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45 MYA Redwoods Found Near North Pole


 Once upon a time, Axel Heilberg Island was a very strange place. 

 Located within the Arctic Circle north of mainland Canada, a full 8/9ths
 of the way from the equator to the North Pole, the uninhabited Canadian
 island is far enough north to make Iceland look like a great spot for a
 winter getaway, and today theres not much to it beyond miles of rocks,
 ice, a few mosses, and many fossils. 

 The fossils tell of a different era, though, an odd time about 45 million
 years ago when Axel Heilberg, still as close to the North Pole as it is
 now, was covered in a forest of redwood-like trees known as metasequoias.

 Hope Jahren, an assistant professor of earth and planetary sciences in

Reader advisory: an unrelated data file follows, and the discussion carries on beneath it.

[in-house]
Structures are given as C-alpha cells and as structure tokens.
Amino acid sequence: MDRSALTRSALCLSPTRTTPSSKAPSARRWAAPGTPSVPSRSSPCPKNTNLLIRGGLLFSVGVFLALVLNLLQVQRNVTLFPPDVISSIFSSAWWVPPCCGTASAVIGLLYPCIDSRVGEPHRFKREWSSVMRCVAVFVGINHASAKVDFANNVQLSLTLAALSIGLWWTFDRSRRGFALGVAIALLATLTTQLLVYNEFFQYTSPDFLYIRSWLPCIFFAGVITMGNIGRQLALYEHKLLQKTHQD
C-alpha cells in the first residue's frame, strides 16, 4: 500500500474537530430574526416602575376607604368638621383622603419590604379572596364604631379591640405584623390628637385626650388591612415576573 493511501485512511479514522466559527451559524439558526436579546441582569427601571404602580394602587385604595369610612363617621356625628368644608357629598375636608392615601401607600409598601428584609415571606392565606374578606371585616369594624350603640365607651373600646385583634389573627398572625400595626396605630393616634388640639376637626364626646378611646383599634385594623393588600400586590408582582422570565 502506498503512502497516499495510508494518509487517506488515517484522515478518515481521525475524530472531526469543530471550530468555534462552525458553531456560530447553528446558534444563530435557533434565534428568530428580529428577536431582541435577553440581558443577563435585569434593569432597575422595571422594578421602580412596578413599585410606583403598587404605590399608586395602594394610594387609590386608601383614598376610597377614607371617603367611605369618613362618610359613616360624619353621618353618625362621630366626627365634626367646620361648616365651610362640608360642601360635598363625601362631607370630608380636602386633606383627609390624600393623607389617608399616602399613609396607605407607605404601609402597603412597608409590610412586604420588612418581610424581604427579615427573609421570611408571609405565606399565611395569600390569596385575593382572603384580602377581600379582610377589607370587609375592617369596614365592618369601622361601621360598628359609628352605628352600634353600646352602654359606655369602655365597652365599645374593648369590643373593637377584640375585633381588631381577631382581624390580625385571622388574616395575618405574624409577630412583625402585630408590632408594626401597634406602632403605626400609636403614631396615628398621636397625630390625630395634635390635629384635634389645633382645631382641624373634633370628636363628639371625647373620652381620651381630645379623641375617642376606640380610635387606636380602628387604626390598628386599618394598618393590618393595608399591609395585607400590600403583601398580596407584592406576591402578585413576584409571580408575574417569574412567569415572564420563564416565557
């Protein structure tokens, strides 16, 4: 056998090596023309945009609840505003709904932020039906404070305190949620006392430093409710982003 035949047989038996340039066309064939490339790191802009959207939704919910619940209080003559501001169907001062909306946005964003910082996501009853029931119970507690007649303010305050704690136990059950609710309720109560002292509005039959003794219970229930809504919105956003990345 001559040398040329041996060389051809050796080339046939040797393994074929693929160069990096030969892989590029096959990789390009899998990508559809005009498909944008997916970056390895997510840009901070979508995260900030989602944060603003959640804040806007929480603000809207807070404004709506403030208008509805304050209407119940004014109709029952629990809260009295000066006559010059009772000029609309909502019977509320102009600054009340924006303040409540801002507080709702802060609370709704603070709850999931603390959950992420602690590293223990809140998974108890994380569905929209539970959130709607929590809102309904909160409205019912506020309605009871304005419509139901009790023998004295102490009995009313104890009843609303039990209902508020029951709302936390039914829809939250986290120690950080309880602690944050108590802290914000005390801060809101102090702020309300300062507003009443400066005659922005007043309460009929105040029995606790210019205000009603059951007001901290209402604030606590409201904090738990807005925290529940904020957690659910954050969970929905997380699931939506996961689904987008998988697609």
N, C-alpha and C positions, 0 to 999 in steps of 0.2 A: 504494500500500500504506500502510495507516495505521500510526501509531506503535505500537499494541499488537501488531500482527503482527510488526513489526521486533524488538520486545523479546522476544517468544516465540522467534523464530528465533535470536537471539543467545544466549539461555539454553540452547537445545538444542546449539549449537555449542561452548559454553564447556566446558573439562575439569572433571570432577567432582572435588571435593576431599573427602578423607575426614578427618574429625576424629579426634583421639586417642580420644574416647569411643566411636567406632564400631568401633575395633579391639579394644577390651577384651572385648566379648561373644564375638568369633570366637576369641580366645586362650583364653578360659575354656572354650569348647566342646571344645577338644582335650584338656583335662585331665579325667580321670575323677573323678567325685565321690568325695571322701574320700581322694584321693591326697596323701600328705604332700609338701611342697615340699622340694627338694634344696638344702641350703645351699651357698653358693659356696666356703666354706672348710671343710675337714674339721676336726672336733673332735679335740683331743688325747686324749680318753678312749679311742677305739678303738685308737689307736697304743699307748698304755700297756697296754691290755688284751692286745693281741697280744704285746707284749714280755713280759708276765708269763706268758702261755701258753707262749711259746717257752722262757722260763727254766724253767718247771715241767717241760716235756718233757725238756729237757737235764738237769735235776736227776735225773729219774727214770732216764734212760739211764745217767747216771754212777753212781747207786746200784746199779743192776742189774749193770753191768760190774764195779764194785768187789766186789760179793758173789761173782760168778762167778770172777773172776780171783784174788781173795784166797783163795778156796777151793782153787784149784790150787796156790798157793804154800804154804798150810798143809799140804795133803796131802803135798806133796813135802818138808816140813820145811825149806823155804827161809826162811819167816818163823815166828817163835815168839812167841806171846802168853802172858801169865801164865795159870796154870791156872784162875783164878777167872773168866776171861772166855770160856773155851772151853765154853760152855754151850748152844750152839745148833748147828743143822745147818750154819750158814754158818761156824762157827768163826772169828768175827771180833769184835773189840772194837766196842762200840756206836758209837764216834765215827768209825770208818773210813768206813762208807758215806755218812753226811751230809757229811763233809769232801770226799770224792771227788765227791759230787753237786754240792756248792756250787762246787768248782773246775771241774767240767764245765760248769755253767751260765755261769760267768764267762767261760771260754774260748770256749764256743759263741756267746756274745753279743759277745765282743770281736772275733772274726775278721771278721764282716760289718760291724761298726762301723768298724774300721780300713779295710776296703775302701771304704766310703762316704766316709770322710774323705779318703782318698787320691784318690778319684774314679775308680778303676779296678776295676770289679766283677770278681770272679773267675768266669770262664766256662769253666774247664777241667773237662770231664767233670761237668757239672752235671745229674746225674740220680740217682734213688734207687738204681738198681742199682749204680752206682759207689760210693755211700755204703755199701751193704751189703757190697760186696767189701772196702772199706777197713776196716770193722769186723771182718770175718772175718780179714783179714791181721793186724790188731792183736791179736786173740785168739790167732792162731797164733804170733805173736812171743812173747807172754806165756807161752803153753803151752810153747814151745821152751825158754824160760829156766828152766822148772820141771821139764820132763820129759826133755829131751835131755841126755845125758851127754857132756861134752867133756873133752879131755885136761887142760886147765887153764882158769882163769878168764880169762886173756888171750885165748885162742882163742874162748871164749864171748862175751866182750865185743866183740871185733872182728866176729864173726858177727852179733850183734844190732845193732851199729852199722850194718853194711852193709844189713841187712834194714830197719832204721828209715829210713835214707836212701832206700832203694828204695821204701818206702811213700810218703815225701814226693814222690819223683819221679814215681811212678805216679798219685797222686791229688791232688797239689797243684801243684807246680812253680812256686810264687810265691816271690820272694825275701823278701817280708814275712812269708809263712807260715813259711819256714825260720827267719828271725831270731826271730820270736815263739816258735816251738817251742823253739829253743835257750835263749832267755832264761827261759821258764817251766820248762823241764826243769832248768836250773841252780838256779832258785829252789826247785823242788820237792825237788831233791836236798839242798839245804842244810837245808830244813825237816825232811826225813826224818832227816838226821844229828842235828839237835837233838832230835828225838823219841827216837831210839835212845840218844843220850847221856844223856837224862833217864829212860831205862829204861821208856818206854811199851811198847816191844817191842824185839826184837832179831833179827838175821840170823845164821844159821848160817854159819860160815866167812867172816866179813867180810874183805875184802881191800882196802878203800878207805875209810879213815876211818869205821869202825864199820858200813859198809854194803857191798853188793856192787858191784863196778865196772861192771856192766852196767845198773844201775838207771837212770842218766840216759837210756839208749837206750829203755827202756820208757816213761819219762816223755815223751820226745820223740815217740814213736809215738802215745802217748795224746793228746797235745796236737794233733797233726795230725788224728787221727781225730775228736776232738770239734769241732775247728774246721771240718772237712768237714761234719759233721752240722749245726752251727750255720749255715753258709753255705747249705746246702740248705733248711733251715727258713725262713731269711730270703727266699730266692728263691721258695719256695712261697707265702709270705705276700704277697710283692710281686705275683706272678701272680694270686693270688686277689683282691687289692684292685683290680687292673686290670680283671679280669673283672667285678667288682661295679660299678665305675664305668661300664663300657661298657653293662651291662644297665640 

the Krieger School of Arts and Sciences at The Johns Hopkins University,
 recently published results that partially demystified Axel Heilbergs
 vanished forests.  Jahren and colleague Leo Sternberg of the University
 of Miami uncovered evidence that the Axel Heilbergs forests probably
 received equatorial water and warmth from a prehistoric weather pattern
 unlike anything in existence today.

 Other challenging mysteries remain, including how a forest could develop
 given the sunlight it would receive on Axel Heilberg. Because of its
 closeness to the North Pole both now and in the time of the redwoods,
 Axel Heilberg spends four months of each year in continuous sunlight and four
 months of each year in continuous darkness.

 We dont have plants that can survive under those conditions today, let
 alone forests, Jahren says. For a tree to endure four months of daylight
 is like you or I going without sleep for four months.

Warmed by equatorial waters making it that far north? Might shed some
light on dino remains found at high latitudes.